Get Off My Lawn! Difficulties in Determining Land and Home Ownership

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Puerto Rico is a beautiful and unique place. The only tropical rainforest in the United States is El Yunque in Puerto Rico, the world’s most sensitive single-dish radio telescope capable of radar astronomy is in Puerto Rico, and at least 50 species of animals found only in Puerto Rico are just a couple ways in which the island is one-of-a-kind. More relevantly, homelessness, unauthorized home construction, undocumented transfers of ownership, and unique laws in Puerto Rico present incredibly unique legal issues and dilemmas.

Families in Puerto Rico are very close-knit and it is not unusual for adult children to build homes on their parents’ property in order to remain close, and due to a lack of resources to buy property or a house of their own. The family may build a separate building for the grown children to move into with their spouses, or they may build additional rooms onto the parents’ house. Resulting legal issues abound: “landowners” often lack a proper title; even if landowners do have a title, proper building permits often have not been obtained; and often a proper deed does not exist to prove ownership of the structures. Without these documents, pursuing legal avenues after a damaging event or disaster can be extremely difficult, if not impossible.

Puerto Rico’s rural housing realities have made recovery from Hurricane Maria’s even more difficult. Imagine your family has lived in the same valley for generations—each generation building another small house just a few yards away from their parents’ house. The houses have now spread up the side of the mountain and across the valley. Now imagine a Category 4 hurricane hits the island, dumping 30 inches of rain on you and your family in 18 hours. The valley floods and landslides come down parts of the mountains, winds exceeding 200 mph tear off roofs and rip trees from the ground, turning them into missiles. The flooding changes the course of the nearby river and houses fall over its banks. Every house is damaged in some way. What are you going to do?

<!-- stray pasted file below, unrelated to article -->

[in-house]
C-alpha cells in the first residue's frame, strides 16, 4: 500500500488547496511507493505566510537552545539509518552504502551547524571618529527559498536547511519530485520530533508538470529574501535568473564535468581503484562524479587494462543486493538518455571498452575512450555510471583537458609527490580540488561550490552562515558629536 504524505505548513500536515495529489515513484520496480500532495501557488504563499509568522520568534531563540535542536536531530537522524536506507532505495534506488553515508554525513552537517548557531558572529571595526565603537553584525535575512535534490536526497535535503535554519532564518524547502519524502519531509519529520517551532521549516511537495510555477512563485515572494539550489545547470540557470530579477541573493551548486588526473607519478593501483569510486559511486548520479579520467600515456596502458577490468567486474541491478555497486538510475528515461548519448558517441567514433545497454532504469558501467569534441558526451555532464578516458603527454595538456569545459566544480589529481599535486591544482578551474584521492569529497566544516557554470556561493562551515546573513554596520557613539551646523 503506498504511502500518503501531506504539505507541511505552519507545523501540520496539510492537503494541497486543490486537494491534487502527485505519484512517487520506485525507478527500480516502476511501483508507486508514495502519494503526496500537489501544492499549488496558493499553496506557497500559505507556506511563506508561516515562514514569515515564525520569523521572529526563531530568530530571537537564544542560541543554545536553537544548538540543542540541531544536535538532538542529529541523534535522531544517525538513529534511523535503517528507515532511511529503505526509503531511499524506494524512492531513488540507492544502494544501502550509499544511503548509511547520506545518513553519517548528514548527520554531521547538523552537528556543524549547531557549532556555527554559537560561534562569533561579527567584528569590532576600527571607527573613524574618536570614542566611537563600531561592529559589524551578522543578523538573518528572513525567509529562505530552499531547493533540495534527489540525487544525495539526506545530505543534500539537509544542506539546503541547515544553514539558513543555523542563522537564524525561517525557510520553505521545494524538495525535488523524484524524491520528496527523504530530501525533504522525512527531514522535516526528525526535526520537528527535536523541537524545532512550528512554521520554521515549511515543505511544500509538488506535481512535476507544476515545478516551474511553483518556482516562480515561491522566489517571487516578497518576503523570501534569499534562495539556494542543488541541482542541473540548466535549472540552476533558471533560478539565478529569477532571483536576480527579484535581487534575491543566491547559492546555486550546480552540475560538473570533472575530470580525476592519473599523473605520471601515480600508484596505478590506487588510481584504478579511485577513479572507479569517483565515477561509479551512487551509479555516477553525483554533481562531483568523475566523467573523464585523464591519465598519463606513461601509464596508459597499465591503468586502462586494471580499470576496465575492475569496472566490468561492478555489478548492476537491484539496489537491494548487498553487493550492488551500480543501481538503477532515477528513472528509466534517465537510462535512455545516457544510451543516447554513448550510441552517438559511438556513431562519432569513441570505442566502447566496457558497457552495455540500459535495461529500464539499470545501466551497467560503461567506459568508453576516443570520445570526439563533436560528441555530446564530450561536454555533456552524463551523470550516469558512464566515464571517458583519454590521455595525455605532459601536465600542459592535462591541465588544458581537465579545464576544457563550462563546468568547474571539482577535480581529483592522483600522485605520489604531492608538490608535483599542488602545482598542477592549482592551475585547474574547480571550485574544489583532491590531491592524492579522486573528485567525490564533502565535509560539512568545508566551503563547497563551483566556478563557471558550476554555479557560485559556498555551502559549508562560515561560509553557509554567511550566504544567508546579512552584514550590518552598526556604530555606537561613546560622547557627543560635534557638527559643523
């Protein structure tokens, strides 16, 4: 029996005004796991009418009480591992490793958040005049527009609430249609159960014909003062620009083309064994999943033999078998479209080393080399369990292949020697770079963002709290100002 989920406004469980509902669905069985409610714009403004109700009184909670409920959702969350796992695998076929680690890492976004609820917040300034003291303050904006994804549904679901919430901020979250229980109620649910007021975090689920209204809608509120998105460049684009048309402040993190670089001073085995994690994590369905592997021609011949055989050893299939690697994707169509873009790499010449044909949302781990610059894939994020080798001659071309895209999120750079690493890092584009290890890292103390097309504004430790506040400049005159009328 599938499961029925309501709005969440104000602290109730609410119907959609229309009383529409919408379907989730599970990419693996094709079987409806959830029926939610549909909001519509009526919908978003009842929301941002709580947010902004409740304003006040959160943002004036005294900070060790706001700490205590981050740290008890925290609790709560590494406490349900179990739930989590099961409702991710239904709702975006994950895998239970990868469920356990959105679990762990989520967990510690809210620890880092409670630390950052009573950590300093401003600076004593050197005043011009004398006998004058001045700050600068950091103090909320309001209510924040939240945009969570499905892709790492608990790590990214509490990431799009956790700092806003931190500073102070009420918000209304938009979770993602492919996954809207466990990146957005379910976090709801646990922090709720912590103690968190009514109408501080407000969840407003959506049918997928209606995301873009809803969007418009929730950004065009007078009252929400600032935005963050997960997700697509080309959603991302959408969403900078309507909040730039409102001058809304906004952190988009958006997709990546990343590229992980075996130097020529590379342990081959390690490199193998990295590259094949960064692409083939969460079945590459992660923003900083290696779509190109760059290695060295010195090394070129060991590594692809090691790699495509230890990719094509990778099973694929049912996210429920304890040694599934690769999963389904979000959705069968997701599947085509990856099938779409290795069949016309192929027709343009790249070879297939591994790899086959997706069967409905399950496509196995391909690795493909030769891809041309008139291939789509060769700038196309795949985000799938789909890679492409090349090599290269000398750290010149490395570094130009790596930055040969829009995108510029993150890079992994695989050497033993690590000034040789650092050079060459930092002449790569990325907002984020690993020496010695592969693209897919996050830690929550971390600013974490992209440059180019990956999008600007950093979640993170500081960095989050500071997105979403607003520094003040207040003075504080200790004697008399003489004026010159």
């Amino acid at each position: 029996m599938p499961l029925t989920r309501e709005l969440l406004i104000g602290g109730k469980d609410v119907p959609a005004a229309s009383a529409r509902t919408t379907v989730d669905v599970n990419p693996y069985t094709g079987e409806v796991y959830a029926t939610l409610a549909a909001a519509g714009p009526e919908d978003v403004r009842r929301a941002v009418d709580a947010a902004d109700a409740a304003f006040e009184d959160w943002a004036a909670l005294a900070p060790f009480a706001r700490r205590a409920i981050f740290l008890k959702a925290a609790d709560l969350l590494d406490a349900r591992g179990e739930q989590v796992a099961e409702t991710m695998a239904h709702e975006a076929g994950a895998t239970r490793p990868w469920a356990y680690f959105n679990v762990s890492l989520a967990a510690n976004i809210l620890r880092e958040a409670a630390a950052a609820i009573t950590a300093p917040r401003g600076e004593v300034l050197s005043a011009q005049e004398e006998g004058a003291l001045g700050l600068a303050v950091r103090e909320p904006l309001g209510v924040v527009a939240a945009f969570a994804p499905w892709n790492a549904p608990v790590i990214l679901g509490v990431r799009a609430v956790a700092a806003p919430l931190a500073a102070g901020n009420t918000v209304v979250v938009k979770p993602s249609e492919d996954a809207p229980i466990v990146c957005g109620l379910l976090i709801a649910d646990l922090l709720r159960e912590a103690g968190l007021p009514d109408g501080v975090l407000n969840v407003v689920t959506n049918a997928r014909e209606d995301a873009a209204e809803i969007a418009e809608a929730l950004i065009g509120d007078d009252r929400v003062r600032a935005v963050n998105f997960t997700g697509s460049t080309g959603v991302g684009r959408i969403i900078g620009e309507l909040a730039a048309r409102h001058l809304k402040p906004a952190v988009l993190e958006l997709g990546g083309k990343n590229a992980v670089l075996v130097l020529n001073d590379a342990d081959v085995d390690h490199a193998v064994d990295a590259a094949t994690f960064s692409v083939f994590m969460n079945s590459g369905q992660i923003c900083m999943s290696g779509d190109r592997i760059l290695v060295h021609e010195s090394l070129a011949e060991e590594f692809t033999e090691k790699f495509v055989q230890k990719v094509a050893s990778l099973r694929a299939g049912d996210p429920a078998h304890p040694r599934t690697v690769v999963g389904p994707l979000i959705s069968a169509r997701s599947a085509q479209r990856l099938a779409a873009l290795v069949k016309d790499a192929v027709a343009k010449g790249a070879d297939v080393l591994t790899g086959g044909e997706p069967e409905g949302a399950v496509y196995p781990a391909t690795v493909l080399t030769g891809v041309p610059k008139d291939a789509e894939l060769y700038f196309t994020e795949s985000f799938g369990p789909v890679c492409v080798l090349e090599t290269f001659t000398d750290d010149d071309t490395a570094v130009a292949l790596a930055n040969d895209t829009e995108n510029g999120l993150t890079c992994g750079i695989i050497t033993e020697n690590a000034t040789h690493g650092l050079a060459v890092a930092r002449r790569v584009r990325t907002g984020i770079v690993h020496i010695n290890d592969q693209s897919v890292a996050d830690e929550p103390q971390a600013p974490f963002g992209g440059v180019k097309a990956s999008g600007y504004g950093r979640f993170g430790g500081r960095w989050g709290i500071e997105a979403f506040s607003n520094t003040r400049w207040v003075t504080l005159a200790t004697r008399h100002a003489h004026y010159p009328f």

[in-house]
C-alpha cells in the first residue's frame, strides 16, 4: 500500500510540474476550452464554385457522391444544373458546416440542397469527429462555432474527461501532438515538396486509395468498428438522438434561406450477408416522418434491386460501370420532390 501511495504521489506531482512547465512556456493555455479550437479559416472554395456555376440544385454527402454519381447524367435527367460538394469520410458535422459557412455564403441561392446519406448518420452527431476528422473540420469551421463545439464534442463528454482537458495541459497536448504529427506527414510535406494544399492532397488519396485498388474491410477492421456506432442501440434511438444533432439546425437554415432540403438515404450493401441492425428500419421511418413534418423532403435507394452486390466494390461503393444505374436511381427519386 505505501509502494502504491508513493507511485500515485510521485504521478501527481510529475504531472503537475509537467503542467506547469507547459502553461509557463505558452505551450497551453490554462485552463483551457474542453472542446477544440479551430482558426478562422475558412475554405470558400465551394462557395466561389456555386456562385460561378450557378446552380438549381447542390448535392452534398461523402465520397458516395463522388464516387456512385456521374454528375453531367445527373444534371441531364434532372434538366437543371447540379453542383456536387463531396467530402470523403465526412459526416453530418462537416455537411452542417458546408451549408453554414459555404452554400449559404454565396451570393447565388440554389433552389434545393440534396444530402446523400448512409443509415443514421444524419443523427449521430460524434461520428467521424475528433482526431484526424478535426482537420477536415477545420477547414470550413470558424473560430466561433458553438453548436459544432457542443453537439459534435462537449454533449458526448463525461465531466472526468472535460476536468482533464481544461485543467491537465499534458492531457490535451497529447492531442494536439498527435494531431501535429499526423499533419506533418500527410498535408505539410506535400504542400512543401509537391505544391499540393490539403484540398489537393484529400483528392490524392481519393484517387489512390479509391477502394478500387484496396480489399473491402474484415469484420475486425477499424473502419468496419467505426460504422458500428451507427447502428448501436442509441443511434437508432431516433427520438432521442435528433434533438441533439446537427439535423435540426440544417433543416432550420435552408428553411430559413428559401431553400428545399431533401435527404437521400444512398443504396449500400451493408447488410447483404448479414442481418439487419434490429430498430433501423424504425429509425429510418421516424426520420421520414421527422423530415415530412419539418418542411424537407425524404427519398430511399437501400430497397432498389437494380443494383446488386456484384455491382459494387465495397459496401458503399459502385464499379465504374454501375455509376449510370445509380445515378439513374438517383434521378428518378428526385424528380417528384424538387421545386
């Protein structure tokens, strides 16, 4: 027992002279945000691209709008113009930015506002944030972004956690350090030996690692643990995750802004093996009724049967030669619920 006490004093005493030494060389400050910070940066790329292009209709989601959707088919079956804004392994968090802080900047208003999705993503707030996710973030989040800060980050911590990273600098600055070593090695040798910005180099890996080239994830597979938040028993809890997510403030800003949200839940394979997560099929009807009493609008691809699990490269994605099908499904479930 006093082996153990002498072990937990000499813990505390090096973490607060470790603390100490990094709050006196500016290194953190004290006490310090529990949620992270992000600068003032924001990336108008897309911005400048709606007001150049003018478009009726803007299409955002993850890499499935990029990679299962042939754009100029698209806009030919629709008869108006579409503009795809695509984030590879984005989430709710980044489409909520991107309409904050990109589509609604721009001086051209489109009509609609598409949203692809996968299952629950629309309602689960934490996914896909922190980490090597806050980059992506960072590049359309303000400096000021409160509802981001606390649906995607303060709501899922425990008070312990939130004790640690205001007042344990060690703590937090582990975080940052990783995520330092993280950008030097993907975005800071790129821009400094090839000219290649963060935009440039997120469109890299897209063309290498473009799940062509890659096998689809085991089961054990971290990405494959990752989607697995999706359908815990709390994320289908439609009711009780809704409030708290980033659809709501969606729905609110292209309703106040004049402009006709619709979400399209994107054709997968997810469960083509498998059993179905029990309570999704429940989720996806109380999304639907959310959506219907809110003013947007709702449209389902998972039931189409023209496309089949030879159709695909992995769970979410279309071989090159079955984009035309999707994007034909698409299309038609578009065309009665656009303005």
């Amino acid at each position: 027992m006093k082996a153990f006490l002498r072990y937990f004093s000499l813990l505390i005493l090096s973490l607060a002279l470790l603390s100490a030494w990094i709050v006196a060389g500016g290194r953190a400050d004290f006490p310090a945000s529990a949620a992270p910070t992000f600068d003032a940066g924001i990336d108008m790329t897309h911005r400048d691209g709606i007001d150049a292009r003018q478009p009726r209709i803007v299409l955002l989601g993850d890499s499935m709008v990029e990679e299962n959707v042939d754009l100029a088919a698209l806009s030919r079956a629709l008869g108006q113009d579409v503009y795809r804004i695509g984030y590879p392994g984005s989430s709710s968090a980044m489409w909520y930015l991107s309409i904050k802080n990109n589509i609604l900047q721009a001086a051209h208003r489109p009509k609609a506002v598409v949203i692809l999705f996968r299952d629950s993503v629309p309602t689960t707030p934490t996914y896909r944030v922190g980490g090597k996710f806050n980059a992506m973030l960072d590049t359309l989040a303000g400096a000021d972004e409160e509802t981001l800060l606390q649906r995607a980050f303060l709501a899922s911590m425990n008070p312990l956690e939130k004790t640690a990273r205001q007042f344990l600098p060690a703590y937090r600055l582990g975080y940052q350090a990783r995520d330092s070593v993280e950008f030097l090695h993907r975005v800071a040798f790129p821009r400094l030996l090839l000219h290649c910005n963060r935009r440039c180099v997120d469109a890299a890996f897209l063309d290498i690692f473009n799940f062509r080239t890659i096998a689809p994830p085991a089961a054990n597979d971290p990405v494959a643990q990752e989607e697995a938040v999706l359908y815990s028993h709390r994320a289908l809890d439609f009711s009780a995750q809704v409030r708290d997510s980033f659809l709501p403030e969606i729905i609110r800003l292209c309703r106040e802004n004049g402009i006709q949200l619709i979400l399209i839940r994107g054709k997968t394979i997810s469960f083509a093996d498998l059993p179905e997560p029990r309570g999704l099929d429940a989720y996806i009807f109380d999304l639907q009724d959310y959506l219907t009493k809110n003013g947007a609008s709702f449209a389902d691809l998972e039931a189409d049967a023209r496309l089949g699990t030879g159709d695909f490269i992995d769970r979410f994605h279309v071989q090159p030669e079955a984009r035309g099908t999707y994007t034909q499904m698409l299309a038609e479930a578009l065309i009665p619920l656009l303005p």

This is just a fraction of what the citizens in Puerto Rico had to deal with after hurricane Maria. They had to cope with their lives being completely uprooted and altered. Many, many people lost both their homes and their jobs, leaving them unable to rebuild or pay for housing. The vast majority of citizens have been denied assistance by FEMA: one especially impoverished town has had a 100% denial rate.

FEMA denials have largely been supported by reasons such as lack of proof of ownership, insufficient damage, or continued inhabitance. These reasons for denial carry no weight. FEMA requirements for proof of ownership are very low and can be met by a sworn affidavit. Claims of insufficient damage are false and cannot be proven as many of the adjusters never set foot in or around the houses they’ve issued denials for. And denials due to continued inhabitance are cruel and improper. These people aren’t living in these broken and dangerous houses because they want to, or because the damage isn’t severe enough to warrant moving; they are living in these houses because they have no other choice.